Situation "volatile," Finance chief cautions
The Chief Executive Officer of the Ministry of Finance, Leasiosiofa'asisina Oscar Malielegaoi, says Samoa is in a “volatile” situation and cannot take its COVID-19 free status for granted.
Speaking to the Samoa Observer on Tuesday, Leasiosio said while Samoa continues to bring cargo on ships and passengers on flights, it cannot assume it will remain free of the global pandemic causing virus forever.
However, he would not specifically defend the COVID-19 state of emergency orders currently in place, saying only that some level of restriction is “good,” and that maintaining two metres of social distance helps avoid any spread of disease.
Asked exactly how closing supermarkets earlier than normal, or banning swimming on Sundays would contain an outbreak, Leasiosio said: “Don’t ask me that question. I am not defending the restrictions that are in place, but from the perspective from where I sit is at least we have some form of control in place.
“If we do record a case, at least people are better prepared.”
He said if shops have to be even further reduced in their operating hours, at least the reduction will not be as large as it would be if closing times were left to the private sector to decide.
“You may be aware Solomon Islands last week recorded their first ever case, so the situation is quite volatile and anything can happen, any time.”
Leasiosio’s comments come after former Deputy Prime Minister, Fiame Naomi Mata’afa, voiced her concerns over the restrictions, which include curfews on retail and hospitality business, travel restrictions on weekends and even a ban on swimming on Sundays.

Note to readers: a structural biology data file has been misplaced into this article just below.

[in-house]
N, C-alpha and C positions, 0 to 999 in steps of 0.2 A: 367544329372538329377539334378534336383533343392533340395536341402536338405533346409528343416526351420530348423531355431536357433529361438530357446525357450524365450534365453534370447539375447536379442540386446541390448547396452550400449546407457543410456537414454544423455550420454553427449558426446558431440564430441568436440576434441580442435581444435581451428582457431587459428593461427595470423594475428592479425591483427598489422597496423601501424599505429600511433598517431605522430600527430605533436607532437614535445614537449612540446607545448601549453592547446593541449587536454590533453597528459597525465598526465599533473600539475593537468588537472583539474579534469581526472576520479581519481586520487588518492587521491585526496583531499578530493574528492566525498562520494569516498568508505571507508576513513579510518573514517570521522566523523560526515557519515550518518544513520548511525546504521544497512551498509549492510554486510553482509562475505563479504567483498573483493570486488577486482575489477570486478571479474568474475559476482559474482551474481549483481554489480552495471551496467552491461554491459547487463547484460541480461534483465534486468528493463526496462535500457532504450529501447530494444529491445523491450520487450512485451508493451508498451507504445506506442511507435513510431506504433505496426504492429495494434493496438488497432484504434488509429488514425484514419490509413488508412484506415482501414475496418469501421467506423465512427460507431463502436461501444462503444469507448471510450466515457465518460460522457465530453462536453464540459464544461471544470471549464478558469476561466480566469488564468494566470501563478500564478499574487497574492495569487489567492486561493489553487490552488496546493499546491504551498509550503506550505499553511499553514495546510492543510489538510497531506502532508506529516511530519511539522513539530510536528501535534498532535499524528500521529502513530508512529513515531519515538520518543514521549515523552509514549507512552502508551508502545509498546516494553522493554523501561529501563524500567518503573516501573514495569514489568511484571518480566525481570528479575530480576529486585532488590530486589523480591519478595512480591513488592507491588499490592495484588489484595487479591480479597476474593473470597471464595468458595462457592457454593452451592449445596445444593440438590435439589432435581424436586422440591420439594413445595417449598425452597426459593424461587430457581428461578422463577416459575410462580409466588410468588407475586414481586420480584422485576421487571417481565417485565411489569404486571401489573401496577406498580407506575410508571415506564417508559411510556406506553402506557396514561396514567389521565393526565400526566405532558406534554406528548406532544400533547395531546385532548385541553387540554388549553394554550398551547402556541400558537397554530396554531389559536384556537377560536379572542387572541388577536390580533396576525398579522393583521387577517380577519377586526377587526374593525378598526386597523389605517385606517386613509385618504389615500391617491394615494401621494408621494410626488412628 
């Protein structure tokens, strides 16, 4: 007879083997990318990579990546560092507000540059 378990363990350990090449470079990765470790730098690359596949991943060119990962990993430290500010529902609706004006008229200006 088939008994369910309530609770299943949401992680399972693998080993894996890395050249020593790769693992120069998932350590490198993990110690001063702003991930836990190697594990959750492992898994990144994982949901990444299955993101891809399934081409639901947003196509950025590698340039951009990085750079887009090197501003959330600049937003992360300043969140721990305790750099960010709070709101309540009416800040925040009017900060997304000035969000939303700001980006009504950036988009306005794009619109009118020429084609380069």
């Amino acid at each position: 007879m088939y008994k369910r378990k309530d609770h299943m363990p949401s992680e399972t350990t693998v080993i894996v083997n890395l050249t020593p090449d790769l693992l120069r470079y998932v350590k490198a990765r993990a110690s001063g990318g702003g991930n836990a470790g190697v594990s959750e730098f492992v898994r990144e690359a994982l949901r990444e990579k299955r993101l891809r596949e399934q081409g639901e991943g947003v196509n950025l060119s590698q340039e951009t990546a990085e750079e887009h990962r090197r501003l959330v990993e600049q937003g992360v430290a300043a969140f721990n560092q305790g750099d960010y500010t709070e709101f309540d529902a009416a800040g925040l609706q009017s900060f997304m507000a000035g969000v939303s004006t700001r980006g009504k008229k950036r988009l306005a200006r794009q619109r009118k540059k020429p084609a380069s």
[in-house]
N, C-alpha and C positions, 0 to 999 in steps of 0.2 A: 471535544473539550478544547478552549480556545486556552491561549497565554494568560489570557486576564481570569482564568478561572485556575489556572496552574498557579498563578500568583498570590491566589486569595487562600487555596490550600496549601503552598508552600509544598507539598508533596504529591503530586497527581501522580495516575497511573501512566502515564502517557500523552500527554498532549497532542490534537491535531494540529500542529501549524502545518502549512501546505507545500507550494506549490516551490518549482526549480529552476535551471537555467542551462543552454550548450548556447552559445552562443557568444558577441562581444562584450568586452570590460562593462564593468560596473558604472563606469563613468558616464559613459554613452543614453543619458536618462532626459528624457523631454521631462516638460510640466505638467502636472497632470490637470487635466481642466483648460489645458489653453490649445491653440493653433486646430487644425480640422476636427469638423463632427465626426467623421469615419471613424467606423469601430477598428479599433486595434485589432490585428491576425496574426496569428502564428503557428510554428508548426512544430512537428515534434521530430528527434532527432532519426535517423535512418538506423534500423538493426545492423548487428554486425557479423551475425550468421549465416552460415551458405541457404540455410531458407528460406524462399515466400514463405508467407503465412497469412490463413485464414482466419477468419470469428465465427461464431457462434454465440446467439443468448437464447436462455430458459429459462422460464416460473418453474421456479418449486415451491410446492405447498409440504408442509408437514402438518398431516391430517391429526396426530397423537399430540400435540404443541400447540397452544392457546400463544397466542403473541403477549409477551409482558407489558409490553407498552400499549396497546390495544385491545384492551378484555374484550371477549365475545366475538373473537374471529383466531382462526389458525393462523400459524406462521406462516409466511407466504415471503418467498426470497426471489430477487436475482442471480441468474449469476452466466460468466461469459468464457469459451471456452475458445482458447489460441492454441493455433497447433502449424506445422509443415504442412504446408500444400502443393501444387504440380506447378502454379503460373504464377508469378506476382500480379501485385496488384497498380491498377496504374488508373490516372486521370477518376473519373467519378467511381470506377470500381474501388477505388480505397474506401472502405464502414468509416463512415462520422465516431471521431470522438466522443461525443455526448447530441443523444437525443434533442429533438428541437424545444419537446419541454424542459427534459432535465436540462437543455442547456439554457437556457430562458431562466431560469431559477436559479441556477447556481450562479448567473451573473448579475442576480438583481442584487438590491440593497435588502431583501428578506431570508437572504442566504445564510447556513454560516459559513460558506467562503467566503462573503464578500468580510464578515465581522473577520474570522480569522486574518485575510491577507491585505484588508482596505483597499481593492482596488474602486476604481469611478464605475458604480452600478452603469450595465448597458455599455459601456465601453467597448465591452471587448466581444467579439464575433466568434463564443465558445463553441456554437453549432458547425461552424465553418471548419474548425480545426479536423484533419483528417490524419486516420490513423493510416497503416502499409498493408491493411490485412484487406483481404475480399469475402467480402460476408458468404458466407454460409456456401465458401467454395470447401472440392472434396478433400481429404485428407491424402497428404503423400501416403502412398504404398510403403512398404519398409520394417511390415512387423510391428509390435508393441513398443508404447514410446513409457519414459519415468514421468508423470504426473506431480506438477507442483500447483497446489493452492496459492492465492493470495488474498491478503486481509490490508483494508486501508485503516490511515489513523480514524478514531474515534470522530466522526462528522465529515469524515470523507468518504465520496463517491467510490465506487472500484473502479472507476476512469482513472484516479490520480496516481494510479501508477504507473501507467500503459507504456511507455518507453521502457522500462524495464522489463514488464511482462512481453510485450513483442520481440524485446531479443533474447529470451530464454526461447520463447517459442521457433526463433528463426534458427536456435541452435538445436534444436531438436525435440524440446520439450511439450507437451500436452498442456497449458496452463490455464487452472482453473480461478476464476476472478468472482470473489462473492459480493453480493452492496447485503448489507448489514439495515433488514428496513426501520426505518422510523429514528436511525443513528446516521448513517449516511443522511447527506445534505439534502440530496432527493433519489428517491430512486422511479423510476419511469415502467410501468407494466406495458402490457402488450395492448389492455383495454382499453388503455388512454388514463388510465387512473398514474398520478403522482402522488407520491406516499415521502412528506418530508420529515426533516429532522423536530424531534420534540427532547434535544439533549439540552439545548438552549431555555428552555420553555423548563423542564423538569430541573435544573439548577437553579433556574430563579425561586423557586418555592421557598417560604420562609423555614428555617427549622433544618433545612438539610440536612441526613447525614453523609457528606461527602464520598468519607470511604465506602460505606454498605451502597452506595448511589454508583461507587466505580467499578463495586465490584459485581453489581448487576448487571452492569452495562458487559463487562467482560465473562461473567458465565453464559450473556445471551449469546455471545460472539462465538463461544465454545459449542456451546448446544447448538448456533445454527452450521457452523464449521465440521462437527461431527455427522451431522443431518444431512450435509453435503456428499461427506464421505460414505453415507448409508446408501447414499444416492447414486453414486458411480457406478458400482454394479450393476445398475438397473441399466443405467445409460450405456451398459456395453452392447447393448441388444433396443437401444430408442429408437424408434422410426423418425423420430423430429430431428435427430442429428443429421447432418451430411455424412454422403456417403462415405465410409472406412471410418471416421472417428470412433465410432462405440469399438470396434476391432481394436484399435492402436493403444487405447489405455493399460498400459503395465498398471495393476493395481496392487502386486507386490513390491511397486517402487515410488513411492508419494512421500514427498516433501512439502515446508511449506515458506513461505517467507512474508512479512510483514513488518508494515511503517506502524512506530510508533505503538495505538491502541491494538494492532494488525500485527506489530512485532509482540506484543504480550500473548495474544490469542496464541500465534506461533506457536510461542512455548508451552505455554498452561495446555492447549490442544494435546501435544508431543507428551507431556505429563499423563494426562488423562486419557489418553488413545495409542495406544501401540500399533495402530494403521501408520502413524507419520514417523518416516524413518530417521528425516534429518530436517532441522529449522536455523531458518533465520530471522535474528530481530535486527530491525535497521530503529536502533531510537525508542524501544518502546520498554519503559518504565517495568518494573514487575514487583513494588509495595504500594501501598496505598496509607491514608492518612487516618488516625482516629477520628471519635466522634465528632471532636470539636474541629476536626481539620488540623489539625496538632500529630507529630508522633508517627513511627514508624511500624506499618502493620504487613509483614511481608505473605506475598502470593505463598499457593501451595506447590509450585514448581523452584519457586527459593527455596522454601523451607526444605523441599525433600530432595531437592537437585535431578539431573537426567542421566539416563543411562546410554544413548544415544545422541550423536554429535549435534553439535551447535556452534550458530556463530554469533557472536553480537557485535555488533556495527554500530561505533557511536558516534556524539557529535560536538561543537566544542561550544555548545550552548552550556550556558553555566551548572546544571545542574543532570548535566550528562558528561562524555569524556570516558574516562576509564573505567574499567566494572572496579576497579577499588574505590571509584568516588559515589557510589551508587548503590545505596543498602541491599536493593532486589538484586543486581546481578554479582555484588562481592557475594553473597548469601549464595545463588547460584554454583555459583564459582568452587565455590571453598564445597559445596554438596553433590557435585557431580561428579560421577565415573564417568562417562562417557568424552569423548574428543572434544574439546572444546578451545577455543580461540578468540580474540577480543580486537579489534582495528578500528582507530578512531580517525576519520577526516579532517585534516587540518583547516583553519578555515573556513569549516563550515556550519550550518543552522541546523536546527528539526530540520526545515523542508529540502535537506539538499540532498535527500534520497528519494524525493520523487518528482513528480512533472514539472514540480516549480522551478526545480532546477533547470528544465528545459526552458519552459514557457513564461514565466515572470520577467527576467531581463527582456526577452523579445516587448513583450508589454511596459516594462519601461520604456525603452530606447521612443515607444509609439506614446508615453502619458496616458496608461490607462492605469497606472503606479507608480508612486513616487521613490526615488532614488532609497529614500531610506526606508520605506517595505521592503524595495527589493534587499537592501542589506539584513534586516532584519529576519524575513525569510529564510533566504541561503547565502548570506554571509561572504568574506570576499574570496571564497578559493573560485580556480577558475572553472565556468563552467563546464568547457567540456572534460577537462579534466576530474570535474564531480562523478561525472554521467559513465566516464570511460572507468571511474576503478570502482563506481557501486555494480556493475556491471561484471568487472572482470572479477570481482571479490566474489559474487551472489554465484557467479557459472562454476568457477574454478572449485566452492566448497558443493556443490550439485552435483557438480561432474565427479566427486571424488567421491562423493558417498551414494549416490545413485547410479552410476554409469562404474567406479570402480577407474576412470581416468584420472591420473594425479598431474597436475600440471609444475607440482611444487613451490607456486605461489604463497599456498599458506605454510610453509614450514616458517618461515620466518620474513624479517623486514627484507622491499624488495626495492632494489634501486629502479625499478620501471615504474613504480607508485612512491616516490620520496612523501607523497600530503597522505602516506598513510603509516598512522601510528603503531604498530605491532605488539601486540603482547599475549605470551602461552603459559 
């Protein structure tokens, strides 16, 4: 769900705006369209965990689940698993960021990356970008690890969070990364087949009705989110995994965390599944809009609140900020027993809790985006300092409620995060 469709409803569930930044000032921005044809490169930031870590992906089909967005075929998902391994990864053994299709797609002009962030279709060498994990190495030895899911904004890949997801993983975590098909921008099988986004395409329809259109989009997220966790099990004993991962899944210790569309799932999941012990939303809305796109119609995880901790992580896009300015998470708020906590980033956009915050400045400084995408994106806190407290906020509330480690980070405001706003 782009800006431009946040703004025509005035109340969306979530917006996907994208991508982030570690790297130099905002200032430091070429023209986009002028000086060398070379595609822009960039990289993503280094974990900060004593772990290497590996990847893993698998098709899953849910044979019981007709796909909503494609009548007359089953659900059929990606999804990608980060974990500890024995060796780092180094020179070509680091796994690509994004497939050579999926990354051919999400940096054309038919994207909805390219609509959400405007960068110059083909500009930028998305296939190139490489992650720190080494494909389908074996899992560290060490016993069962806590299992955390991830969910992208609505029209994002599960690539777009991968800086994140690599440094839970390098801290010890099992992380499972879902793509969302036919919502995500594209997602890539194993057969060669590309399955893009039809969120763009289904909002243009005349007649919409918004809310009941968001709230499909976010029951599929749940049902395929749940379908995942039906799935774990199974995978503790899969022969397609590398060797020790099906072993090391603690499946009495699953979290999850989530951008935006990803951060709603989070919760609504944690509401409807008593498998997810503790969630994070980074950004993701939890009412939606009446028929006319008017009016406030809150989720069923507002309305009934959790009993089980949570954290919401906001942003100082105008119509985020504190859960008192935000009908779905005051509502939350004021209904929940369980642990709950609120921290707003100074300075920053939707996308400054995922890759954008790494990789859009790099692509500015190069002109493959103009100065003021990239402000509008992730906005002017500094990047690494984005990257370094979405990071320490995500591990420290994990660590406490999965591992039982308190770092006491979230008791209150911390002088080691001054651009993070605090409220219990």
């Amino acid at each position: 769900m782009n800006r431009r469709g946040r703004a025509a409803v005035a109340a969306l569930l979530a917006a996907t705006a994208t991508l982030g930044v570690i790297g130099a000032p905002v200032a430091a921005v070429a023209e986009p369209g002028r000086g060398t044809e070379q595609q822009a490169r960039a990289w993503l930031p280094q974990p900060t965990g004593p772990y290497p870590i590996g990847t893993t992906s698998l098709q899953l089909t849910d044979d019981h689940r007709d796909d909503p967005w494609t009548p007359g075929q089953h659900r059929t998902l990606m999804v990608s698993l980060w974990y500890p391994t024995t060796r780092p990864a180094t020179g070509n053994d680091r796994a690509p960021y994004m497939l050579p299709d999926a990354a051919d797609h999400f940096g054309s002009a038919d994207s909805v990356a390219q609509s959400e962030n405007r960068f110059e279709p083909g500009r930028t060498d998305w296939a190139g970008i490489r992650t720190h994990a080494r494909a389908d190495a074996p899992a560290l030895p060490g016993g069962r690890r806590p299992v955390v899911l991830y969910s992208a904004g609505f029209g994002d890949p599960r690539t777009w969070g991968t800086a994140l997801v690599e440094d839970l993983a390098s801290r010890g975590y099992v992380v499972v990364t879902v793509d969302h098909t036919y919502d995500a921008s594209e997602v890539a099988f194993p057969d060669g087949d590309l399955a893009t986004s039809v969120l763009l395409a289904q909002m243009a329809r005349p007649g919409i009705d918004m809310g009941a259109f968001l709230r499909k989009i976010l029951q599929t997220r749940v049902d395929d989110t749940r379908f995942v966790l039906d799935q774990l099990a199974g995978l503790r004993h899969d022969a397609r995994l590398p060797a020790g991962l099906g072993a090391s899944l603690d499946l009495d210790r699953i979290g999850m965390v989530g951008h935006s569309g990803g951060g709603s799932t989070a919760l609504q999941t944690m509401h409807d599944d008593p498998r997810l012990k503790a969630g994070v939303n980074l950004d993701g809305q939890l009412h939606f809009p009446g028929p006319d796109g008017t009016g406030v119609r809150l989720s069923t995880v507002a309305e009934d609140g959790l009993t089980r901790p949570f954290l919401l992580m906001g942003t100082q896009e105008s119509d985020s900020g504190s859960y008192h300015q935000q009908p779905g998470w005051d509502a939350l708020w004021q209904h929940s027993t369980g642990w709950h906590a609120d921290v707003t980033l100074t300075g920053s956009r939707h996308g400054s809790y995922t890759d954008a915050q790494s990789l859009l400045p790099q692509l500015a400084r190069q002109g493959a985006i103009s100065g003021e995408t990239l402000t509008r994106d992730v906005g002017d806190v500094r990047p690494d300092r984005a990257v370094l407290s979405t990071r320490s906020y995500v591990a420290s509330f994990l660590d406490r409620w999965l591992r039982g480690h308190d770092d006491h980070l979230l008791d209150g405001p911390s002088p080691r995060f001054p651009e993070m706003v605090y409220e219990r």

On Saturday, Fiame said she tried to use her position in Cabinet to voice people’s issues with the emergency orders, especially business owners who have been hit hard by the restrictions.
The global situation will continue to rage outside Samoa, but the country needs to do what it can to keep its economy afloat and allow people to maintain their livelihoods, she said.
“We can keep the borders secure but open up the country as much as possible so that people can begin to work on their livelihoods,” she said. “There are things that are within our control, that we can do, and I think it is important we take that approach.”
Fiame said she is worried that the Government has not sounded the alarm over Samoa’s economic situation, and instead are putting out the message that the country is doing fine.
“You hear around the world that the economies are on a dive but that is not the message that the Government is sending out. They are saying we are okay, which is a bit strange,” she said.
Last month, Chair of the Economic of Disaster and Climate Change Professor Ilan Noy sounded the alarm over Samoa’s economic status, warning that given the country has no cases of COVID-19 its economic downturn should not be as bad as it is.
The Samoa Bureau of Statistics recorded the country’s worst ever quarter to quarter drop in the economy for the July quarter.
Professor Noy said while a recession was unavoidable given the global situation, Samoa’s commerce sector should not have been as hard hit as the data reveals it to have been.
Leasiosio said Samoa should maintain some restrictions however so that if the country needs to go into a full lockdown again, the move will not be so stark.
“New Zealand moved down to level one and as soon as they recorded community transmission they went back as high as three or four.
“If for example we have a case next week at least the shift will not be as extreme because we are already practicing some restrictions.
“That will help.”
On specific restrictions, Leasiosio was careful he does not make the decisions, nor does he necessarily engage in the decision making spaces.
He did say he strongly advocated for services to return closer to normality in the first weeks of lockdown after it became clear Samoa had no case, but was not convinced all restrictions should be lifted.
“As long as it keeps Samoa safe, we’re good,” Leasiosio said. “As soon as we go back to lockdown, that will significantly impact the economy whether it’s tomorrow, next week, next month, it will undo any work we have achieved over the past five months.”